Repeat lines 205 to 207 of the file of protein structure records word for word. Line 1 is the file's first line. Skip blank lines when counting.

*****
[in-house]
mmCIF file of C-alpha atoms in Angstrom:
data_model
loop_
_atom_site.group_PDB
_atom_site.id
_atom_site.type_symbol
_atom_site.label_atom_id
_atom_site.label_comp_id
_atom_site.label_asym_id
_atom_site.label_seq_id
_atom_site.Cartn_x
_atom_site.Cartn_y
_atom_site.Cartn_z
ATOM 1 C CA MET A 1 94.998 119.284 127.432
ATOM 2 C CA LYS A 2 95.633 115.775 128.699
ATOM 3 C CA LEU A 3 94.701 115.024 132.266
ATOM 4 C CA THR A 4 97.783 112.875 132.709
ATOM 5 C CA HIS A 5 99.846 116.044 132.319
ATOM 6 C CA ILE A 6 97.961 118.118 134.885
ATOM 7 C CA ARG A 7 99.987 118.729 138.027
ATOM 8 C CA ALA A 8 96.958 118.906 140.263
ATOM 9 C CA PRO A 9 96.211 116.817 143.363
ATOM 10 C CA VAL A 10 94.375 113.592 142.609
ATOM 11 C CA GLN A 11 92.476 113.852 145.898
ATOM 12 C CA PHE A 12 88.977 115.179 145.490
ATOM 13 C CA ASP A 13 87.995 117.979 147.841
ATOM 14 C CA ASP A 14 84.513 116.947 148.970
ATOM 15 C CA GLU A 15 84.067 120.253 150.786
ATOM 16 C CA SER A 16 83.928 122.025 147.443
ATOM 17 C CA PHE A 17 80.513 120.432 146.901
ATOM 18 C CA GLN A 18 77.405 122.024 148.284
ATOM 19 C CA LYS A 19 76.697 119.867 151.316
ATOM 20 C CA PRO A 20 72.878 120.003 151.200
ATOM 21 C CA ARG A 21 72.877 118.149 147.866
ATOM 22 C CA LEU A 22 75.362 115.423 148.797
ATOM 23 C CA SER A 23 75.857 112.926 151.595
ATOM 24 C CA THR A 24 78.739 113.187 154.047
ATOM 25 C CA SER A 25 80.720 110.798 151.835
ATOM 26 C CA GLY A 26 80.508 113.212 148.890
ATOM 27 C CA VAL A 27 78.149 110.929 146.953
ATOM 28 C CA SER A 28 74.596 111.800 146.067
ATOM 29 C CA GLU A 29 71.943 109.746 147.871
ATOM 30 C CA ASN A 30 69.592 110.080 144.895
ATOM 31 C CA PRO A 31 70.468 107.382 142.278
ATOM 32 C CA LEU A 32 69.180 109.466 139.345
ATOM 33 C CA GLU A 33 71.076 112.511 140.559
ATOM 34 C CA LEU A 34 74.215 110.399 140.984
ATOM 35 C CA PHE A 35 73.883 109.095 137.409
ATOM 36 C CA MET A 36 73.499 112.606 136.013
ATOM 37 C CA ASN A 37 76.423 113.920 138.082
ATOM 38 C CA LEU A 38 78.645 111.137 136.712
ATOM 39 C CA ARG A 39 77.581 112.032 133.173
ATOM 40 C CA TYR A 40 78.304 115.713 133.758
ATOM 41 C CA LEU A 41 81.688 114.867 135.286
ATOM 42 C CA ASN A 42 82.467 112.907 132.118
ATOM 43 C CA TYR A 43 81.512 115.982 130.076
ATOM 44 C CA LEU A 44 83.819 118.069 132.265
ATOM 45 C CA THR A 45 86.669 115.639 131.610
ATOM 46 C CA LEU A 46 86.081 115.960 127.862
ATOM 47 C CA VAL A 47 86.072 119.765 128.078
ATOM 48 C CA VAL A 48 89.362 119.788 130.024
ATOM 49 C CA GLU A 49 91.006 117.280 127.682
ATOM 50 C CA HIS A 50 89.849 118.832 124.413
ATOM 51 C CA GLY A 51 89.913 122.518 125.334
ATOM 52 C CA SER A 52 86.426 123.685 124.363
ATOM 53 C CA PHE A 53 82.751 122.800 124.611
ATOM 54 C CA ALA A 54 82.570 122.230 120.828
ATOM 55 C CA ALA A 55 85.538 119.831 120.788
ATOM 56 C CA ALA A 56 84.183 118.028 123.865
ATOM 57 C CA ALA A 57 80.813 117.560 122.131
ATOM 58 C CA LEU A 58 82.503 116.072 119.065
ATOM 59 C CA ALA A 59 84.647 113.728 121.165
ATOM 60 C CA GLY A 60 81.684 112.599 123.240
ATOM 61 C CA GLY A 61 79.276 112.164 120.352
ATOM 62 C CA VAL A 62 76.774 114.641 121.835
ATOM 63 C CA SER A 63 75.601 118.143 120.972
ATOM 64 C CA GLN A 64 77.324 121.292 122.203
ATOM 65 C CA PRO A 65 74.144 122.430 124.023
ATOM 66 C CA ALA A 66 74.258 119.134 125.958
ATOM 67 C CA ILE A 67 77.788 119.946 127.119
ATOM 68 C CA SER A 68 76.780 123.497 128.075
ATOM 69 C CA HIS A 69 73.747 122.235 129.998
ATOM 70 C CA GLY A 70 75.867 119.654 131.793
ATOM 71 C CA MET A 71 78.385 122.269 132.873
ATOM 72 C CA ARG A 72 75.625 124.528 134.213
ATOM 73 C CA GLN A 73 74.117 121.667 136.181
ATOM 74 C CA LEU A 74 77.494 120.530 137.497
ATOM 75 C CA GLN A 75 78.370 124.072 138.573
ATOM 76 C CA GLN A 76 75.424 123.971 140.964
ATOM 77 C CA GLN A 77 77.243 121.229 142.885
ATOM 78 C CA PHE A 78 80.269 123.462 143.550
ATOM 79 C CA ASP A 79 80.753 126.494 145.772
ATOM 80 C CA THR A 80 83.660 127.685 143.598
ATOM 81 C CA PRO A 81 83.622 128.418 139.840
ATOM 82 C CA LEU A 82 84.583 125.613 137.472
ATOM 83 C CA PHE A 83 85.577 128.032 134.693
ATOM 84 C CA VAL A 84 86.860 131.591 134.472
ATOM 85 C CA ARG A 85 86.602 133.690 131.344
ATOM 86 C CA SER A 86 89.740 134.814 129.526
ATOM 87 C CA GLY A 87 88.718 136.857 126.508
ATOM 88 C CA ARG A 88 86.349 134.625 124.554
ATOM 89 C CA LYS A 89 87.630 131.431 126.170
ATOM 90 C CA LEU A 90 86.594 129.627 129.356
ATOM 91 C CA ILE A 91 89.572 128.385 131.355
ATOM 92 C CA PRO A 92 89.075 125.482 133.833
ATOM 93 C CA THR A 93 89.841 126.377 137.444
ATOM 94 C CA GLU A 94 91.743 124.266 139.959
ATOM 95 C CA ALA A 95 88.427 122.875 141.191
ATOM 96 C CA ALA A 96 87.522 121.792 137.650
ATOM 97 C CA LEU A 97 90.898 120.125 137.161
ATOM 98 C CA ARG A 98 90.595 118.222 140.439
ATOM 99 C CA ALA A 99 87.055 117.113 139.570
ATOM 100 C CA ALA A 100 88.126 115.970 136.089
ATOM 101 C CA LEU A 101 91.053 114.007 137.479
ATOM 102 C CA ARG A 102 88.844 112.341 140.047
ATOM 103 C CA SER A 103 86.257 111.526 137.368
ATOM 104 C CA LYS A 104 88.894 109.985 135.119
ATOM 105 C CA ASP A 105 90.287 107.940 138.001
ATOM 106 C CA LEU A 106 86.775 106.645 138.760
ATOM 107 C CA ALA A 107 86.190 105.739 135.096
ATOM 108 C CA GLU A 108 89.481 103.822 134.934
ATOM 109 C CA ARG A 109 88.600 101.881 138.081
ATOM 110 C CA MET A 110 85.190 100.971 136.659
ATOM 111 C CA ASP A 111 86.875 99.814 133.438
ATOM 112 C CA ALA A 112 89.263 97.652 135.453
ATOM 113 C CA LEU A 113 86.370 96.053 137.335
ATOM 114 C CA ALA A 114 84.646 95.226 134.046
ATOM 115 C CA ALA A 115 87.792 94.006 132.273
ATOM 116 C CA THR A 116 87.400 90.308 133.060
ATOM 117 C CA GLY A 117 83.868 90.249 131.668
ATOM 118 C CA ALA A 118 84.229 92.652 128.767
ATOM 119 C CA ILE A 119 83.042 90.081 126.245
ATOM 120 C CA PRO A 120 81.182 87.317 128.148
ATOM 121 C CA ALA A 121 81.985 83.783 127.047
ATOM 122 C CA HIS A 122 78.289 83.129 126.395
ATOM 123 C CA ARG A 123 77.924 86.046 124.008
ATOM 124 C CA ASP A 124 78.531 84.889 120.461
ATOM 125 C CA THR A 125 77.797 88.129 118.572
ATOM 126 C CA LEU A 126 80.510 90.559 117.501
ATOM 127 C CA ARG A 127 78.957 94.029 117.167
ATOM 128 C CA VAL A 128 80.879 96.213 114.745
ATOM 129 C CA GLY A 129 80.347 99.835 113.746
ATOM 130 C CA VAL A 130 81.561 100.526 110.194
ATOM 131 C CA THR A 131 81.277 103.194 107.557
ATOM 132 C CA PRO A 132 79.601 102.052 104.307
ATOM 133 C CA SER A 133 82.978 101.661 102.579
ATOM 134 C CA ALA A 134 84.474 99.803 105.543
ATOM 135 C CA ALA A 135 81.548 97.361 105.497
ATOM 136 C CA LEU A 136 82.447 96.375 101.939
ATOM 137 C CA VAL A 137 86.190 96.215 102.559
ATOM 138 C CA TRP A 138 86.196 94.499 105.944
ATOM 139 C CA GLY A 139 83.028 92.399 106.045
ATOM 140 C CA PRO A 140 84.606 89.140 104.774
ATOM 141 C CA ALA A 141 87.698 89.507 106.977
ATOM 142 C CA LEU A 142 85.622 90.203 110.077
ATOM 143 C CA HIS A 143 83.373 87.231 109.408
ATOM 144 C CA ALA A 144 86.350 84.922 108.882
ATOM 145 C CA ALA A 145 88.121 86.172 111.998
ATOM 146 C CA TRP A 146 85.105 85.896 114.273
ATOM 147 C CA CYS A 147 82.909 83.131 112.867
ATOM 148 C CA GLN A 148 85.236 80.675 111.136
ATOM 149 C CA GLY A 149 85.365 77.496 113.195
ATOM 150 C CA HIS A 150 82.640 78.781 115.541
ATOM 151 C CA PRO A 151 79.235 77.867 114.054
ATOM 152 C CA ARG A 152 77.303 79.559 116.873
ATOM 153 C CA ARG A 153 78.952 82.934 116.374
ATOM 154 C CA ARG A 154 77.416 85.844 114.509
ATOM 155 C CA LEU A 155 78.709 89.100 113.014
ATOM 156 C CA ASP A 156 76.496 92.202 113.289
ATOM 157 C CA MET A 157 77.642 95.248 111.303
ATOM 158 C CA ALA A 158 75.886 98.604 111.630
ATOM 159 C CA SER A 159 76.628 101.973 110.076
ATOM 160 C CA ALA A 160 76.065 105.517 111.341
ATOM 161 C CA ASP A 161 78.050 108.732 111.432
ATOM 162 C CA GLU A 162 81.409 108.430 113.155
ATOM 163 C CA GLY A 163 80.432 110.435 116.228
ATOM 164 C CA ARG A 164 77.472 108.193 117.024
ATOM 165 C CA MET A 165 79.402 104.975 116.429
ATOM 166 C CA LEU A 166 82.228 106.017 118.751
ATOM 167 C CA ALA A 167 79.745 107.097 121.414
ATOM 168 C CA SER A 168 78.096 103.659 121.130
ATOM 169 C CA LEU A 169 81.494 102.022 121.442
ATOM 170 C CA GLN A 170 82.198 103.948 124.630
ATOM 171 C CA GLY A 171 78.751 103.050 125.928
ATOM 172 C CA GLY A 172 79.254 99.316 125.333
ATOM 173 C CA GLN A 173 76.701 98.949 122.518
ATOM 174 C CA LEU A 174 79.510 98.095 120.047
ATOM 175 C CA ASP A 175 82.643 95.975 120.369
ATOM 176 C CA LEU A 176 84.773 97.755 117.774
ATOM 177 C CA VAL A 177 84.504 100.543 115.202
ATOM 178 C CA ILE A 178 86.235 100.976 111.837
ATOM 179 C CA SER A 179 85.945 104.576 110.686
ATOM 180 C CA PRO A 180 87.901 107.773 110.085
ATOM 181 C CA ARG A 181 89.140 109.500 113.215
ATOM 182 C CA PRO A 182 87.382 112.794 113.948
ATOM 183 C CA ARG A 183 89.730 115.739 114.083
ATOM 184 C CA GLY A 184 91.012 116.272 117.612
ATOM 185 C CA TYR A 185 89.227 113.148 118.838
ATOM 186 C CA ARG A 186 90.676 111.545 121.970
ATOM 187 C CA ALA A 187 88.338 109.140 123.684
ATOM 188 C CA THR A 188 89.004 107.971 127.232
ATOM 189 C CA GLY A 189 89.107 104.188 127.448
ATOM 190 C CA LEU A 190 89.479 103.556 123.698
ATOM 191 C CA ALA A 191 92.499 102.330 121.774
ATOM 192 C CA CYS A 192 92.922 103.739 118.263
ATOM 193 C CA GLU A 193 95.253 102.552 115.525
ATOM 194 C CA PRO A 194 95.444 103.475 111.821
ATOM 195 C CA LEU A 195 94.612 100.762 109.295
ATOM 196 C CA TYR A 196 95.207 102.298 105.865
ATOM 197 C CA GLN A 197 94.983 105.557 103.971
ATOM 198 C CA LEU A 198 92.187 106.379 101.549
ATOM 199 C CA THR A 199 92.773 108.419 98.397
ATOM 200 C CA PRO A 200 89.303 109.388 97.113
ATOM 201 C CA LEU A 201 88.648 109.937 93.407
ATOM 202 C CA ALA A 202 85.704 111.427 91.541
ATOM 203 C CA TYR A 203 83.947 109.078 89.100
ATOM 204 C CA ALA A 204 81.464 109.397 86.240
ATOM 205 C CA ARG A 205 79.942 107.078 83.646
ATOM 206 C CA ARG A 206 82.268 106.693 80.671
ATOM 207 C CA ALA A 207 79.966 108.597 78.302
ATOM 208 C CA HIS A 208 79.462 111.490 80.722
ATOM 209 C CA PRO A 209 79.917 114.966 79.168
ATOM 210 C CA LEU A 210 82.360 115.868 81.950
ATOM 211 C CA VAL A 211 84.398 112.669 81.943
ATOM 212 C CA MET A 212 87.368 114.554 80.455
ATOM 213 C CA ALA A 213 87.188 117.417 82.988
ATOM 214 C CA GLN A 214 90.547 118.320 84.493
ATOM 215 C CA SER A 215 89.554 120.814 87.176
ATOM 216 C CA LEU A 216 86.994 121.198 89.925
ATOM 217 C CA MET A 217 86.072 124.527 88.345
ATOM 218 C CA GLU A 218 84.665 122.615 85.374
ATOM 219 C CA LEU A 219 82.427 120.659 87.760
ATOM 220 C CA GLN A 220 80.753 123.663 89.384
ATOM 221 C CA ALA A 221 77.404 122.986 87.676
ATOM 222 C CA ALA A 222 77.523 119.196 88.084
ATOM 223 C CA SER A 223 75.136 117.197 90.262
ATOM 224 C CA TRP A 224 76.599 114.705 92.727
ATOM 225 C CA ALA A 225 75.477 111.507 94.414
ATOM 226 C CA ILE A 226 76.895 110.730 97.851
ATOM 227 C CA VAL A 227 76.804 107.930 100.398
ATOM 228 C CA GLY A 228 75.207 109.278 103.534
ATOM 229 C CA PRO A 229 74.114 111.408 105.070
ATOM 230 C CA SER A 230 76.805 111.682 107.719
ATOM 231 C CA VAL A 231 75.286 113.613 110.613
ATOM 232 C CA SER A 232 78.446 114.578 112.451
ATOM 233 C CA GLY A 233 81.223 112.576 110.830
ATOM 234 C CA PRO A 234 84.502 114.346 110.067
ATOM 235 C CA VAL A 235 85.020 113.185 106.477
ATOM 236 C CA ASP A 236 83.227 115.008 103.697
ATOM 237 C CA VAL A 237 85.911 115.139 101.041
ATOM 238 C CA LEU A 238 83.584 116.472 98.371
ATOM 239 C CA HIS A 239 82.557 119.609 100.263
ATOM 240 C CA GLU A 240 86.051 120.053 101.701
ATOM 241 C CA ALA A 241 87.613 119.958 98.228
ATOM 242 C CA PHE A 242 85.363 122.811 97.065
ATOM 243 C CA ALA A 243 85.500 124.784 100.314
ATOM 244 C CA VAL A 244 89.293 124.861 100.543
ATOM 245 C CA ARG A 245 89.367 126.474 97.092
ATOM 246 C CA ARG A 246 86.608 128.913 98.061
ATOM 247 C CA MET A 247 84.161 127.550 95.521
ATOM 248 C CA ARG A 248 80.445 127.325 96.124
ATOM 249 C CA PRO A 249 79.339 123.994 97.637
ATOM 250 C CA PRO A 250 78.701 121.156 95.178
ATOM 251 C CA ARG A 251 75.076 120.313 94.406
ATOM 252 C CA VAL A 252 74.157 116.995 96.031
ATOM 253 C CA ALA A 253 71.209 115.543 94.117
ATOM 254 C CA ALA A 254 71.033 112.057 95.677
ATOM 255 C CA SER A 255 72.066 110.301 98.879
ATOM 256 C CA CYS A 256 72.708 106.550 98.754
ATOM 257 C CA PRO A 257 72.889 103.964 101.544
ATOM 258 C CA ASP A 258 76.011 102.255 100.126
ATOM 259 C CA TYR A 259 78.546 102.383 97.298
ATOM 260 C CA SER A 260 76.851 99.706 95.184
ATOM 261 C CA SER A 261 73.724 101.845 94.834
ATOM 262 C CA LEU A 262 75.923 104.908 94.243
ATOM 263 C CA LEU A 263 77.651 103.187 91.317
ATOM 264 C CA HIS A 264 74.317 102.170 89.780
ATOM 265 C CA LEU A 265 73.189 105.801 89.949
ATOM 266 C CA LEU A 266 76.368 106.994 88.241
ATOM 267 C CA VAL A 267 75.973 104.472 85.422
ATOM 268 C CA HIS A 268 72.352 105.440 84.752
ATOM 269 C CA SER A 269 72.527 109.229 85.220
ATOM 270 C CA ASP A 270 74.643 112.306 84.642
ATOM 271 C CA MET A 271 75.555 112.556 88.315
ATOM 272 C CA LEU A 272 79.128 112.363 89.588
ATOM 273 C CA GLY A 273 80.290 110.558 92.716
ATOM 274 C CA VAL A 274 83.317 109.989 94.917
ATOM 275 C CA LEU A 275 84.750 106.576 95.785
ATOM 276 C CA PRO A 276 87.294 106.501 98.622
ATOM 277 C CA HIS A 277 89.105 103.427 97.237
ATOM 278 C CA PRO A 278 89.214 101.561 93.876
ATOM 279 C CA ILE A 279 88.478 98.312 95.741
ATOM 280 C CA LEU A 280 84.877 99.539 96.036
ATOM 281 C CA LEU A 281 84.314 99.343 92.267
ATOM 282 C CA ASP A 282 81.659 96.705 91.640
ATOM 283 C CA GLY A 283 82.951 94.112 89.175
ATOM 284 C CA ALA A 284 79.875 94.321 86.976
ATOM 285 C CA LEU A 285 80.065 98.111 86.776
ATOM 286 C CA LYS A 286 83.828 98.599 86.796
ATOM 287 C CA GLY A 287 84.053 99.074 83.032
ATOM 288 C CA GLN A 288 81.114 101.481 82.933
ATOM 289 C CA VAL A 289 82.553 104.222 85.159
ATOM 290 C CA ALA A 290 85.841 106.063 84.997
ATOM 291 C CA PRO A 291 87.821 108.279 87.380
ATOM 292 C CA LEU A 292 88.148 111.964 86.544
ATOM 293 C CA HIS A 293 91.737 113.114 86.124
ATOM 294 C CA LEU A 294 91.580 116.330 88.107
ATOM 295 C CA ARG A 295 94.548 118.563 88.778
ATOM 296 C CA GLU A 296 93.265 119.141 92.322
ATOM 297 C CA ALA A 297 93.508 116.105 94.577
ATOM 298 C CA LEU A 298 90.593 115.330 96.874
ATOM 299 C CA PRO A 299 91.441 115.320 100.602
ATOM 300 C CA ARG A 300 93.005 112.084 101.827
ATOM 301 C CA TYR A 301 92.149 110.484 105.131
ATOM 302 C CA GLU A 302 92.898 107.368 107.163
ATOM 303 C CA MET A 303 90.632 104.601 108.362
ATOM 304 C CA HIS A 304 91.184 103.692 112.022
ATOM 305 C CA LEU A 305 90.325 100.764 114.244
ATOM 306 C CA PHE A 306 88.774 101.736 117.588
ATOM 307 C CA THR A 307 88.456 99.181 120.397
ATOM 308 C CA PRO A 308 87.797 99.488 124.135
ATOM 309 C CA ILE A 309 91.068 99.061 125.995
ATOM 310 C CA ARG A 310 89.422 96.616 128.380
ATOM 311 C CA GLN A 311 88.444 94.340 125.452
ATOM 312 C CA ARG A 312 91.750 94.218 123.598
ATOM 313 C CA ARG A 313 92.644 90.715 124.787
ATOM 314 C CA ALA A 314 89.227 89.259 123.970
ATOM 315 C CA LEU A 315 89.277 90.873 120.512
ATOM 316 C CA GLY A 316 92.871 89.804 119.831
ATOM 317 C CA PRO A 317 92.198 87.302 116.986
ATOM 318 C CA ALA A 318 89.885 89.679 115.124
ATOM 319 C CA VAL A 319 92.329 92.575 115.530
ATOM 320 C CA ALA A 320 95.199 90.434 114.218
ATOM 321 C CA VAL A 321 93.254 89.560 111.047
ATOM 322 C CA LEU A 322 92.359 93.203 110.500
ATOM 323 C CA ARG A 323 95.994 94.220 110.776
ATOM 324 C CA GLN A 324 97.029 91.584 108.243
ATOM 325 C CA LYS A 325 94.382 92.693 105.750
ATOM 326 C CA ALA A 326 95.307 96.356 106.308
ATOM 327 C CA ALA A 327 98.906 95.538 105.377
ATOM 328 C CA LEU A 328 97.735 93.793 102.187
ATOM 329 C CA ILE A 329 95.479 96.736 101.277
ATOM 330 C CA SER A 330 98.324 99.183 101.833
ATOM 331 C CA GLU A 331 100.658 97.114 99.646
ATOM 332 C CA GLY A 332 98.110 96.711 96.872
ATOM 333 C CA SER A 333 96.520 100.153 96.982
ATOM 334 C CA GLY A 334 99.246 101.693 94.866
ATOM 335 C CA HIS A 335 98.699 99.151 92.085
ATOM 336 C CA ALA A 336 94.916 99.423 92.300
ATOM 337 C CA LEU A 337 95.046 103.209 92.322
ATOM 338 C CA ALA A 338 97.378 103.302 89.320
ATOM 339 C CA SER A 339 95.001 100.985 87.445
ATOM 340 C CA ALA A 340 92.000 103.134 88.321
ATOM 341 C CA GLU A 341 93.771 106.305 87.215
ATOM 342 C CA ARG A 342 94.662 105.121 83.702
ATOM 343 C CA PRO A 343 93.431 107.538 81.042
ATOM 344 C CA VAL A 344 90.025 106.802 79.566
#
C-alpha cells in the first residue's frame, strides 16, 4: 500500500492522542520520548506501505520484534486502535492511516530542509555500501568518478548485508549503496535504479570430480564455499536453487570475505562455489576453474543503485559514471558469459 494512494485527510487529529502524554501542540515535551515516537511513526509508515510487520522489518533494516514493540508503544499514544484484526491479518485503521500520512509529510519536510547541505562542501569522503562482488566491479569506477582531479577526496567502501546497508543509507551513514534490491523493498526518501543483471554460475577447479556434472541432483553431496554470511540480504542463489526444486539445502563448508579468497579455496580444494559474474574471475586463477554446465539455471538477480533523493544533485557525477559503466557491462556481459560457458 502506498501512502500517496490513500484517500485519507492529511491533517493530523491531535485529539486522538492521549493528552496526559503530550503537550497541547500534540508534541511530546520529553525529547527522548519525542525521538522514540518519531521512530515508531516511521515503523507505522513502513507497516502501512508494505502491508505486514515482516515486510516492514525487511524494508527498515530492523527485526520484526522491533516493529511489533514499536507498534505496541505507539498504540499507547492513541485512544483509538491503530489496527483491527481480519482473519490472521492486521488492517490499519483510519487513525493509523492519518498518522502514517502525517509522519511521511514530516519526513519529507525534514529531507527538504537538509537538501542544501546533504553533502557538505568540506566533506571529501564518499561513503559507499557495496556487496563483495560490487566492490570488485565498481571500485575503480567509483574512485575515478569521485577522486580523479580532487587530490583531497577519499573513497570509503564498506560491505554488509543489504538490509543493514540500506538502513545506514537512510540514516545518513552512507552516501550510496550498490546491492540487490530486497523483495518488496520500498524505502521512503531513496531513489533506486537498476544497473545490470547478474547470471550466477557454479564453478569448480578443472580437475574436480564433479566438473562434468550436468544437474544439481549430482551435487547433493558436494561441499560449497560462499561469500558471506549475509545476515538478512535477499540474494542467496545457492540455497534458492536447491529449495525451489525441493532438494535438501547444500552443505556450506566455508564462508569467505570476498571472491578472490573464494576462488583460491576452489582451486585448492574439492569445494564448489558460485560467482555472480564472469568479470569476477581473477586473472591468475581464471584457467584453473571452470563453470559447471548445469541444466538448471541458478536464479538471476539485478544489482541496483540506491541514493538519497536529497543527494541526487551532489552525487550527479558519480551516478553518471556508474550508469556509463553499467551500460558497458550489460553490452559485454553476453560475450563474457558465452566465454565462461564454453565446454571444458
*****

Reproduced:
ATOM 191 C CA ALA A 191 92.499 102.330 121.774
ATOM 192 C CA CYS A 192 92.922 103.739 118.263
ATOM 193 C CA GLU A 193 95.253 102.552 115.525